June 23, 2011
It's another robe 'n reading day for Chef.
I did a room check this morning and found that Chef has been slowly removing more of the metal bits (nails/screws) from his desk, and found two safety pins tucked between a baseboard and the carpet.
We had a lot of discussions today about the upcoming retreat and Chef has only made positive comments - mostly focused on the food since I read him the menu I received in an email and used that information to hopefully help motivate him towards wanting to be there, or at least be willing to be there.
Chef has continued working on "his paperwork" as he calls it, which is a potential step-by-step cookbook as well as step-by-step visual lists for individuals to use for daily living. He hopes to sell these items as part of his business plan this summer.
While he was doing his paperwork, we talked and talked and talked again about future.
Chef would like to be a Navy Seal, and has often talked about this the last few months (in addition to wanting to go to university to study Greek Mythology), so I read him the information found on various websites regarding the Navy Seals as well as Canadian special ops. We talked about the risks involved, and about Chef's desire to protect his country and "do really cool stuff" as well as how special ops may or may not be a good fit for all people. Some of the websites had specific preparatory items listed so I read those and we discussed them. We also reviewed other areas that are of interest to Chef (L.A.R.P., eating, cooking, video games) as well as some of Chef's present skills and talked about what could be developed into reasonable career goals. Chef worked very hard at trying to figure out how he could make a living with eating contests and larping and testing video games. We also reviewed work experiences that Chef has thus far (has played with kids and carried a flag as a volunteer with the local immigration services office, has pulled weeds and worked the canteen and admission table for an event with the local organization working with adults with disabilities, has handed out flyers at The Forks for our music organization, has set up chairs for events, has moved furniture at home and as a volunteer for others, shopped for groceries with family and as a volunteer for others, etc.) and discussed how he is going to add to that this summer and into next year (look into volunteering at the local thrift shop, possibly take a babysitting course, create a resume and distribute copies around town this summer). Chef and I then explored some of the career possibilities that might be of interest to him and would provide a reasonable income (daycare provider, cook, military cook, furniture mover) as well as explored a number of possibilities for Chef to be financially self-sufficient, either partially or completely, by doing various things that might be possible for him in his own home business. Chef's focus often switched over to comments such as, "I'll go on assistance though, right? I'm buying a tv and a game unit with my first cheque." Each time, Chef was strongly reminded that assistance does not provide much money at all and that he had other responsibilities such as debt repayment, rent, utilities, groceries, then we'd review the financial reality of a realistic budget he'd have on assistance. Chef seemed to understand - until he would again shift the conversation back and make a similar comment further along in the discussion.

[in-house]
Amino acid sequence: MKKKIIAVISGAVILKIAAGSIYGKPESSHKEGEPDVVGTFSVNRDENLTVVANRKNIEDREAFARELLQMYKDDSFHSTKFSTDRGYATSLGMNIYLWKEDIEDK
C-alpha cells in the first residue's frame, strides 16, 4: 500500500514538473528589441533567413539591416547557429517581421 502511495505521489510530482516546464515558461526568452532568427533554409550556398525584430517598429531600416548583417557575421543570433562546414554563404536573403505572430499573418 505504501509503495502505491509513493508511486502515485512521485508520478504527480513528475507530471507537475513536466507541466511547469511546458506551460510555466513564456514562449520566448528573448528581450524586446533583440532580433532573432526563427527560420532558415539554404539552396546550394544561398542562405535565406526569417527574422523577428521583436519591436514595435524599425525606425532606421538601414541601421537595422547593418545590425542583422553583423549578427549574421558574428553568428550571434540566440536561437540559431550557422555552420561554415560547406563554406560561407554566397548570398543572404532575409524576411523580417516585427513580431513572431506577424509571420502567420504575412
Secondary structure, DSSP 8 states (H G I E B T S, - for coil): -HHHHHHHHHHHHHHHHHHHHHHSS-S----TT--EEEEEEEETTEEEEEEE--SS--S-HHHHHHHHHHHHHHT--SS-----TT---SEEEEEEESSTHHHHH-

For now, he's working on his cookbook and visual prompts. He's initiated discussion on doing painting this year ("cuz I saw that you make money selling your paintings so I should do that too" - Excellent!), then went downstairs and brought up a ripped/folded/bent-up pastel picture he'd made and said he could sell that. I smiled and suggested he consider making more similar pieces and I'd gladly do up a website for him.
At the moment, Chef is singing in the kitchen while he prepares supper. All is well with the world.
One of our discussions earlier today was about businesses that do well because they have a specialty that no one else has. This evening, Chef has been working on "secret sauces" from scratch that he hopes to sell in the future. My eyes have been watering a bit upstairs from the experimenting taking place in the kitchen downstairs. I'm not much for BBQ-style sauces, but his first batch was quite good and is definitely a unique blend of ingredients. His second sauce smells wonderful; heavenly with a hint of fruit - or something like that. Of course, I can't share the recipe - it's a secret ;-)
This blog was initially set up as a means of communicating with my son's team. Since then, I've heard from other parents with similar stories. If you are living with challenges or journeying alongside someone who is, you are not alone. There are many of us. I'm a single adoptive Mom (http://richesofsimplicity.blogspot.com/) of a young man who lives with many abilities and many diagnoses. We have journeyed together through many challenges and a few adventures over the years as my son has tried to find space in this world that makes him feel more comfortable, an attempt made especially difficult when living with Attachment Disorder, PDD-NOS (Autism), Developmental Coordination Disorder, ADHD, prenatal substance exposure, etc. Some of the strongest elements used in this journey have been music, visual arts, therapeutic parenting, team-connection, boundary-setting, boundary-setting, boundary-setting, communication skills, community-building, continual lifeskills training, and elements of Theraplay. (Click here for some written resources.) On this journey, there is laughter and tears and growth and hope. The greatest of these is hope.